For the first time in three years both the women's and men's finals were played outdoors and for all those in attendance they were treated to a pair of good matches that culminated with Stanford winning its 19th NCAA Women's National Championship while Wake Forest won its first-ever NCAA Men's National Championship.
For the third time in the last four matches, Stanford spotted its opponent the opening point after Vanderbilt took the doubles point for the 24th time in 31 matches with wins at No. 1 and No. 2. Vandy's No. 1 team of Astra Sharma and Fernanda Contreras picked up a no-ad break to go ahead 2-1 and then they'd add one more break to close out a 6-3 win over the ITA No. 3 ranked team of Emily Arbuthnott and Michaela Gordon.
Stanford's No. 3 team of Melissa Lord and Janice Shin broke Vandy's Christina Rosca and Amanda Meyer to start the match and several games later they'd break again to go ahead 5-2. Rosca and Meyer broke back and held for 4-5 but Stanford served it out to win 6-4.
Seconds later Vanderbilt's No. 2 team of Emma Kurtz and Emily Smith would close out their match to give VU the doubles point. The match started off with back-to-back breaks and then Caroline Lampl and Kimberly Yee held on the deciding point for 2-1. Lampl and Yee would then get a no-ad break to go up 3-1 but Kurtz and Smith came storming back and took the next four games to go in front 5-3. Lampl and Yee held for 4-5 but Kurtz and Smith served it out from 40/30 to win 6-4.
Stanford put the doubles point in its rear-view mirror and went to work in singles and would claim five opening sets.
The University of Florida began the year ranked No. 1 and they will finish No. 1 after winning the NCAA National Championship on Tuesday night with a 4-1 win over Stanford. The match was originally scheduled to start at 5 p.m. eastern but due to more rain the starting time was pushed back until 8 p.m. eastern. Fortunately it stopped raining shortly after 4 p.m. so by 8 p.m. the outdoor courts were dry which meant we didn't have to suffer through another indoor final.
Florida and Stanford were meeting in the NCAA Championship Final for the 10th time with Stanford holding a 6-3 edge coming into this match. Florida and Stanford had met during the regular season in Gainesville with Florida winning 4-1 though all the individual matchups were different this time around.
Photo by Bill Kallenberg (CapturedInAction.com)
It was another crazy of tennis with the rain wrecking havoc on the women's schedule and ultimately one match was sent 70 miles away to Atlanta. The two teams that made the finals are familiar faces with 19-time champion Stanford set to meet Florida who will be playing in its 14th NCAA Final while attempting to win No. 7.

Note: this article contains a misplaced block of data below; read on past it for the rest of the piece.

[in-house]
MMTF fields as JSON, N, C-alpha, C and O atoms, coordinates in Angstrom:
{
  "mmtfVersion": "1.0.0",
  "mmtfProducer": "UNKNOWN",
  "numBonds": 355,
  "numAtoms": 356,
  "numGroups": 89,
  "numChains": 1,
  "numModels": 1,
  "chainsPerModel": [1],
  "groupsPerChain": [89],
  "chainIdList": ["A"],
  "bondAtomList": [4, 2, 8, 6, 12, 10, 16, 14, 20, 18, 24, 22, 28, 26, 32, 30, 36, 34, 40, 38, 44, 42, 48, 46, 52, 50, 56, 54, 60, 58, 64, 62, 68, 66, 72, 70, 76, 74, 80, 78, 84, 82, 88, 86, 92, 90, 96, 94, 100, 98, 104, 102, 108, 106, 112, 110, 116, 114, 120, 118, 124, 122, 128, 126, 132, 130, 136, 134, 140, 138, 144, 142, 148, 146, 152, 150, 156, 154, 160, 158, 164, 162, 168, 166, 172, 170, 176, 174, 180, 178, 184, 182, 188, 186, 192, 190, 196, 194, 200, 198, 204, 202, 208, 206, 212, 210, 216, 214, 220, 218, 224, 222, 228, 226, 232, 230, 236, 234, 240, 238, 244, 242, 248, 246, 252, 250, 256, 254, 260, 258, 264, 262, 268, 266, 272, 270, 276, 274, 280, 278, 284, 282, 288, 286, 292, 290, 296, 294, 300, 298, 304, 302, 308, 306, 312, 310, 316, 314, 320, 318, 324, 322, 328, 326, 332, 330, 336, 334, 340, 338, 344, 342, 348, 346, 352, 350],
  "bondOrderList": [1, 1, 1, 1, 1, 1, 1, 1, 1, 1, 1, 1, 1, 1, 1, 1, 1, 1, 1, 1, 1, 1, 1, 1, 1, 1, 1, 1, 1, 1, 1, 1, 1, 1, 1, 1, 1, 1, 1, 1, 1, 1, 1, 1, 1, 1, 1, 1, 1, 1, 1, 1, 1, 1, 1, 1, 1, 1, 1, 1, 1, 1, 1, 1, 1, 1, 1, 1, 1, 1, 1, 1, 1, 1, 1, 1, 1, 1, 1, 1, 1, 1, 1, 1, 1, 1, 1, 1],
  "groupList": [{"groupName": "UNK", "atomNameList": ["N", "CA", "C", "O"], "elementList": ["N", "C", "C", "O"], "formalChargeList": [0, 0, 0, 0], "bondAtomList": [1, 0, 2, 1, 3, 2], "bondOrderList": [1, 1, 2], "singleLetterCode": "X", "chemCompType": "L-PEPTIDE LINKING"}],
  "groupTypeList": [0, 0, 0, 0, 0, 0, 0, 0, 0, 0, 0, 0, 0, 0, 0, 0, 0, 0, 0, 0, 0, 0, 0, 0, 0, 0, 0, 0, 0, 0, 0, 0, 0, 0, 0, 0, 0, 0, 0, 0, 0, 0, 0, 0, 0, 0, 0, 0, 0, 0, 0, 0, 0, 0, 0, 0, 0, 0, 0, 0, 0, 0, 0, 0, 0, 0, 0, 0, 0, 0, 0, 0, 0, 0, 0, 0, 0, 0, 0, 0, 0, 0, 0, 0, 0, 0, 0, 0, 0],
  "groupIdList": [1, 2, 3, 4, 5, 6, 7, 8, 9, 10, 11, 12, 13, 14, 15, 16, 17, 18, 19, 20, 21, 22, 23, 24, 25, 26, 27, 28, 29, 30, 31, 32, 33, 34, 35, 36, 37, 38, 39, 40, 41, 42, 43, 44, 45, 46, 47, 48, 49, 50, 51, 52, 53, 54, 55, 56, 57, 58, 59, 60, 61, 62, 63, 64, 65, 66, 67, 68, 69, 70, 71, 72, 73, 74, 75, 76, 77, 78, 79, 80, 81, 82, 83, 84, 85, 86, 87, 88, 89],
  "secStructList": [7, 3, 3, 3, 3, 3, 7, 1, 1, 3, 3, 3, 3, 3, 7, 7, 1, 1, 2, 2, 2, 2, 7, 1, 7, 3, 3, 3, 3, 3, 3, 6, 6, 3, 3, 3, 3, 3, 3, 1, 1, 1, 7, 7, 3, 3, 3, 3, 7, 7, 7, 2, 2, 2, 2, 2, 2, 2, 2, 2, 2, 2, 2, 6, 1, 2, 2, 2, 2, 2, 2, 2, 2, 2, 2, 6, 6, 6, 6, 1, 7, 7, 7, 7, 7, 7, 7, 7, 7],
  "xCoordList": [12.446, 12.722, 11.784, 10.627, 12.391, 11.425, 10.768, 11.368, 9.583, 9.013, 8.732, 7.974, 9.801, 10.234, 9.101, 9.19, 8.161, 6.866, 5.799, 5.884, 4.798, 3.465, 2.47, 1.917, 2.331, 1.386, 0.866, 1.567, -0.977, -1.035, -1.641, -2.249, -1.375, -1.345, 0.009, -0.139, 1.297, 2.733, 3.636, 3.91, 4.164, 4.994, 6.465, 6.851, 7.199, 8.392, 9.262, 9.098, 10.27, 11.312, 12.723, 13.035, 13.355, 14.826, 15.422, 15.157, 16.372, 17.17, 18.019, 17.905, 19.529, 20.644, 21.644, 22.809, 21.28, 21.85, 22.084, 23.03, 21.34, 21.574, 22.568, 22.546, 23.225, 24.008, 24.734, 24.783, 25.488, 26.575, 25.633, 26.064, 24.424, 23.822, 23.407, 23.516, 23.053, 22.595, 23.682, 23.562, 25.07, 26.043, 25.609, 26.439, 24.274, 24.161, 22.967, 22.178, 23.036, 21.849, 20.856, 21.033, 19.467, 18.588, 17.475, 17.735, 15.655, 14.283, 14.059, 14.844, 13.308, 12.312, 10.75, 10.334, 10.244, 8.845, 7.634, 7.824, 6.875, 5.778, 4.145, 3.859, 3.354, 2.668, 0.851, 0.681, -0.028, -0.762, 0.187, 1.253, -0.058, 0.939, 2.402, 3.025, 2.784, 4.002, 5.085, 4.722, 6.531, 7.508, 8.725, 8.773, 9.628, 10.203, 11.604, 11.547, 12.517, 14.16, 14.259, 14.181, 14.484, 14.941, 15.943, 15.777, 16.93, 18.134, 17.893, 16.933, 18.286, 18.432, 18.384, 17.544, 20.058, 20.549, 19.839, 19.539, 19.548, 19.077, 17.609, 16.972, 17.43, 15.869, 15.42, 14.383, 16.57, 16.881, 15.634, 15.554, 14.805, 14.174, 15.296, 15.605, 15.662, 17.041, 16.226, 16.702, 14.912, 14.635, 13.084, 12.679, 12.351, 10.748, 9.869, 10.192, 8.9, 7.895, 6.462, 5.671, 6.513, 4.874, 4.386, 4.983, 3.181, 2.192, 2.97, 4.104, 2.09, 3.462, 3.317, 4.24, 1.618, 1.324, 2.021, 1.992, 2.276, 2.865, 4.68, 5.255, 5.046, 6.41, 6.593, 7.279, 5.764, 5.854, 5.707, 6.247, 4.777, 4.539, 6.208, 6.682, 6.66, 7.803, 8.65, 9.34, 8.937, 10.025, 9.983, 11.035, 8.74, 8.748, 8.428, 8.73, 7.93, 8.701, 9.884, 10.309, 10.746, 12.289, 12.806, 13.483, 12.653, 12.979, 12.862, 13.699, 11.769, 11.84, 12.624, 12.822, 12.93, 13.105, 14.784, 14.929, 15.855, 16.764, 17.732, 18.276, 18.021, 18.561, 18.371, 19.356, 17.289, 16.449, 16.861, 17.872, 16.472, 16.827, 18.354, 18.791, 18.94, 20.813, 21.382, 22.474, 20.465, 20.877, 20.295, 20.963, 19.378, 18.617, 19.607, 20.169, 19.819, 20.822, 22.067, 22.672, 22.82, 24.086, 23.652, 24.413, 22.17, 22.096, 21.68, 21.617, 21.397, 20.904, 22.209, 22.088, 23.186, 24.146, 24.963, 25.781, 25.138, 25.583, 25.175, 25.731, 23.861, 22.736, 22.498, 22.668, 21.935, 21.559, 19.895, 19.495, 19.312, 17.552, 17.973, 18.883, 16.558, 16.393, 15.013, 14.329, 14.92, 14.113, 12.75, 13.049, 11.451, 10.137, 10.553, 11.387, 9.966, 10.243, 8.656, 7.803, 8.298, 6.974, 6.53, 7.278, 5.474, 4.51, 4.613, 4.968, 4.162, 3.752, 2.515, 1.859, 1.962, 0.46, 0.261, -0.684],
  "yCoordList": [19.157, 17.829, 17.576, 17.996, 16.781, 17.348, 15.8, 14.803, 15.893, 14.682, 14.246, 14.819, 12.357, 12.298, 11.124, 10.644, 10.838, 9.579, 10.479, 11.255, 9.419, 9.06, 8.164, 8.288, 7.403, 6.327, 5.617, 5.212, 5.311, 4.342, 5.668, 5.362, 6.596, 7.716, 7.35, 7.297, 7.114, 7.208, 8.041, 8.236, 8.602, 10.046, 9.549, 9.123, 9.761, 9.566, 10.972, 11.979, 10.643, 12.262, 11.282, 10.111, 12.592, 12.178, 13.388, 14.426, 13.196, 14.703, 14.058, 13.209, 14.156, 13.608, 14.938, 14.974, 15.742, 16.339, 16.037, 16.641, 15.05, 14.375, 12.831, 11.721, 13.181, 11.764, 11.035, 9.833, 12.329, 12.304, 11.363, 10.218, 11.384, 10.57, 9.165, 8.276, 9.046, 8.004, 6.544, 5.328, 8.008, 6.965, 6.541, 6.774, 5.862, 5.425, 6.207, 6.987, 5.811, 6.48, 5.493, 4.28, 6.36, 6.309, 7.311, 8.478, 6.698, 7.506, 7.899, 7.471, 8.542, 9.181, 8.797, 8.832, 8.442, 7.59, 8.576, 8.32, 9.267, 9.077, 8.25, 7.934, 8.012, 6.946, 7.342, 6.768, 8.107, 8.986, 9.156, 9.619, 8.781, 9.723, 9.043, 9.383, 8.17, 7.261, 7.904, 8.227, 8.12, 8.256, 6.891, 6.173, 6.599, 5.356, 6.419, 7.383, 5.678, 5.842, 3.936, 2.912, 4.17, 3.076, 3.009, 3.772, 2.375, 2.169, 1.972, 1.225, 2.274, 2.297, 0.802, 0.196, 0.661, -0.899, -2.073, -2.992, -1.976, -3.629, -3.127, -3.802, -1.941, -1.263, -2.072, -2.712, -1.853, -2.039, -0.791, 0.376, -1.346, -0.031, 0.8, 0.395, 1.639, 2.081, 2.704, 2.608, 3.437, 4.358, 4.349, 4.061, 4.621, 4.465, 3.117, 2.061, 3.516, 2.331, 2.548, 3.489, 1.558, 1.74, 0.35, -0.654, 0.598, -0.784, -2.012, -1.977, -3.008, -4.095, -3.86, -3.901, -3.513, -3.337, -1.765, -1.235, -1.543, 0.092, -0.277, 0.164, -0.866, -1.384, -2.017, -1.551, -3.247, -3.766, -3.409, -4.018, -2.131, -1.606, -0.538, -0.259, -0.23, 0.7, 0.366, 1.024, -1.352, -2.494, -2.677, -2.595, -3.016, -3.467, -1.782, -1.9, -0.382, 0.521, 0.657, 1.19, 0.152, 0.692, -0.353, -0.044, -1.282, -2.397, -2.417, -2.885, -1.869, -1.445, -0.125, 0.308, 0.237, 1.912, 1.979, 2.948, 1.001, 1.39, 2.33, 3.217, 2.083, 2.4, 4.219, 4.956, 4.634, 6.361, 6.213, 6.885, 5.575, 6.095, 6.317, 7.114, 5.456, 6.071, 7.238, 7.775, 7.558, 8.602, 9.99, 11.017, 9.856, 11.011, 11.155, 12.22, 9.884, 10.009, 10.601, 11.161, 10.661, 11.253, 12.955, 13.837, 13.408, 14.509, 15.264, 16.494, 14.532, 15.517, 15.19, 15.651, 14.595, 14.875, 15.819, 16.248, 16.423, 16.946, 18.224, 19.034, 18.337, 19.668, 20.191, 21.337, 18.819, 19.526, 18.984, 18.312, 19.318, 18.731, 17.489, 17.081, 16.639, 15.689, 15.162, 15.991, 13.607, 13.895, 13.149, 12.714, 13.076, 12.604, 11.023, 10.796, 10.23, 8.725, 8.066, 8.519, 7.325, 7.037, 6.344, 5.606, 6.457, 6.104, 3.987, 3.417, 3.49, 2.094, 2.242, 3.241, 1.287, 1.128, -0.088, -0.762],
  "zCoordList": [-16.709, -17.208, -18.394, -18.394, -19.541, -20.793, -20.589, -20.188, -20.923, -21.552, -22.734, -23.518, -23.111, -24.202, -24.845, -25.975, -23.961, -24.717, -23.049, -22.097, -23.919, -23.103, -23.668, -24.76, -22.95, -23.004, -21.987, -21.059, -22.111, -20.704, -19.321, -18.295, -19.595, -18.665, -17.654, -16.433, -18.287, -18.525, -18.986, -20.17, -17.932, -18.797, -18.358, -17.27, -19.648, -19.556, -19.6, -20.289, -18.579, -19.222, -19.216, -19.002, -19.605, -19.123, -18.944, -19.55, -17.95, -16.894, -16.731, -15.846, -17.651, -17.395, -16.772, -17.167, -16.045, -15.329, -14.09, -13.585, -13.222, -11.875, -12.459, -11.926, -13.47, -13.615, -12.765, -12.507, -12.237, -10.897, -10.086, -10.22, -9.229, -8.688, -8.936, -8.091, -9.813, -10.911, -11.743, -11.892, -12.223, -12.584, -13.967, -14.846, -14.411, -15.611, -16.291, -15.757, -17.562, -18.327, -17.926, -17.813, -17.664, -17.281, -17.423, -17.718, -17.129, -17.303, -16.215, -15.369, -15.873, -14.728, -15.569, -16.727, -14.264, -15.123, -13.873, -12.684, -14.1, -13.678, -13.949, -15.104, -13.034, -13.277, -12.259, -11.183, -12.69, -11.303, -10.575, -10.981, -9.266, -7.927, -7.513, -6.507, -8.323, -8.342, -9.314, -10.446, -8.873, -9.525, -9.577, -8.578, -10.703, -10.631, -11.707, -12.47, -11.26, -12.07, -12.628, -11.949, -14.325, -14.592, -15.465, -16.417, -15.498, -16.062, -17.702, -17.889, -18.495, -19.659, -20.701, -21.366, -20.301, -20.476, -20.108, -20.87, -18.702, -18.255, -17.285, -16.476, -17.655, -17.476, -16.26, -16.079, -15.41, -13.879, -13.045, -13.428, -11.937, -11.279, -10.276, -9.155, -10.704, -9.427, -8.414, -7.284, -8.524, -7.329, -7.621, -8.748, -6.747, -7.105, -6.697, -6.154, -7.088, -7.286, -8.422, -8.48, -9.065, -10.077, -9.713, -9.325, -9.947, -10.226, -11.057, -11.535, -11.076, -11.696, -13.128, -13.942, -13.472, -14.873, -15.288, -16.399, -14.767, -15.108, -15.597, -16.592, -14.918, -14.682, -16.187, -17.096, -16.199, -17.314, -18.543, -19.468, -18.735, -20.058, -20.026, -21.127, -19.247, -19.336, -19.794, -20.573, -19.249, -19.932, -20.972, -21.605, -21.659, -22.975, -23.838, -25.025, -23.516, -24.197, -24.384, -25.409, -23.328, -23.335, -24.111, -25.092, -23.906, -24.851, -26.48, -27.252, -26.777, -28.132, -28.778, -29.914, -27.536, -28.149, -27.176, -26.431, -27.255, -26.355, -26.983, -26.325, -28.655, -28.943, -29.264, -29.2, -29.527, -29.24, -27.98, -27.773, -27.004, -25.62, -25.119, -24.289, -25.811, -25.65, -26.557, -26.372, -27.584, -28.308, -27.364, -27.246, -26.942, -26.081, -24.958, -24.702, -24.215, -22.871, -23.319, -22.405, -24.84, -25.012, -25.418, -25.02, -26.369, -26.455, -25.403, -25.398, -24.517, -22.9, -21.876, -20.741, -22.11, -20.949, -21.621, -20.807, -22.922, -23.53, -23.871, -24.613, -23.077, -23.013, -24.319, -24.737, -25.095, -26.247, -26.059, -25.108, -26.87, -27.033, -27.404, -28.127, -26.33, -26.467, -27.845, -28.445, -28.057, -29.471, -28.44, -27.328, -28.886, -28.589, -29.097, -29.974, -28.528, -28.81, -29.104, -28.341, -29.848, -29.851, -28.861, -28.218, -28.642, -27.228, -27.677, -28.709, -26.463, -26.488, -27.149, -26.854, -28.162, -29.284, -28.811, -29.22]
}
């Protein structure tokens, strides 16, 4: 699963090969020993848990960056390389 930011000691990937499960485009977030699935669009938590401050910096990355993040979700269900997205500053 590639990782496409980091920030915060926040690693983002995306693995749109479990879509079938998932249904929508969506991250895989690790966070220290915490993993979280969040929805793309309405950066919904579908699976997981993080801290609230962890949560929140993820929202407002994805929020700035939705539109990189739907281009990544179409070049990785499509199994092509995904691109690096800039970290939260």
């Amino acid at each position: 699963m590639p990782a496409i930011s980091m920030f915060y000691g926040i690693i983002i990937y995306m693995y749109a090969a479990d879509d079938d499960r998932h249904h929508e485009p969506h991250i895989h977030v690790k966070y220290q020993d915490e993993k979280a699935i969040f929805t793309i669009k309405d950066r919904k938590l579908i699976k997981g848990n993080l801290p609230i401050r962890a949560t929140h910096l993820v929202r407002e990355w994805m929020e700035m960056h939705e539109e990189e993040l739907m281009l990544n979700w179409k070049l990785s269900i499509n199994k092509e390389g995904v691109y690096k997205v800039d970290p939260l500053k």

Stanford and Ohio State were the two teams sent to Atlanta with it being the second day in a row that the Buckeyes got sent there. Ohio State jumped on Stanford in doubles and took the point with a 6-2 win at No. 2 and a 6-1 win at No. 3. Stanford came back in singles and took five opening sets but the one first set that Ohio State got turned into a quick straight set win as Francesca Di Lorenzo defeated Caroline Doyle 6-1, 6-0 at No. 1.
The 2017 NCAA women's semifinalists are now set and it'll be a pair of SEC superpowers, a newcomer from the Big Ten, and perennial powerhouse from the Pac-12. The day was supposed to begin at 10 a.m. ET but due to rain everyone was put in a holding pattern. After the skies opened up and it began to pour, the decision was made that North Carolina and Stanford would go indoors in Athens at 2 p.m while Ohio State and Texas Tech would be shipped to Atlanta with a 4 p.m. start (I went to Atlanta to follow the match). Both of the late matches were put on hold but due to the skies eventually clearing they would both be played outdoors starting just 30 minutes after the original 4 p.m. start time.
The longest match of the day took place between the No. 7 seed Stanford and the No. 2 seed North Carolina. A big reason for the length, 3 hours and 18 minutes, was because Georgia's indoor facility only has four courts and the other reason was because four of the six singles matches went three sets.
Stanford got off to great start in doubles and rolled to 6-1 wins at both No. 1 and No. 2 while North Carolina had a 5-1 lead at No. 3 in a match that went unfinished.
The second day of the NCAA Championships is half way over with the higher seeds winning in each of the first four matches. In the morning session, No. 2 seed North Carolina shutout out ACC rival Duke 4-0 on the main Henry Feild Courts while defending champion and No. 7 seed Stanford held off a late charge to defeat No. 10 Michigan 4-1. The two noon matches saw both of the SEC schools go down as Ohio State won fairly comfortably over South Carolina while Texas Tech came back from losing the doubles point to defeat Auburn 4-2.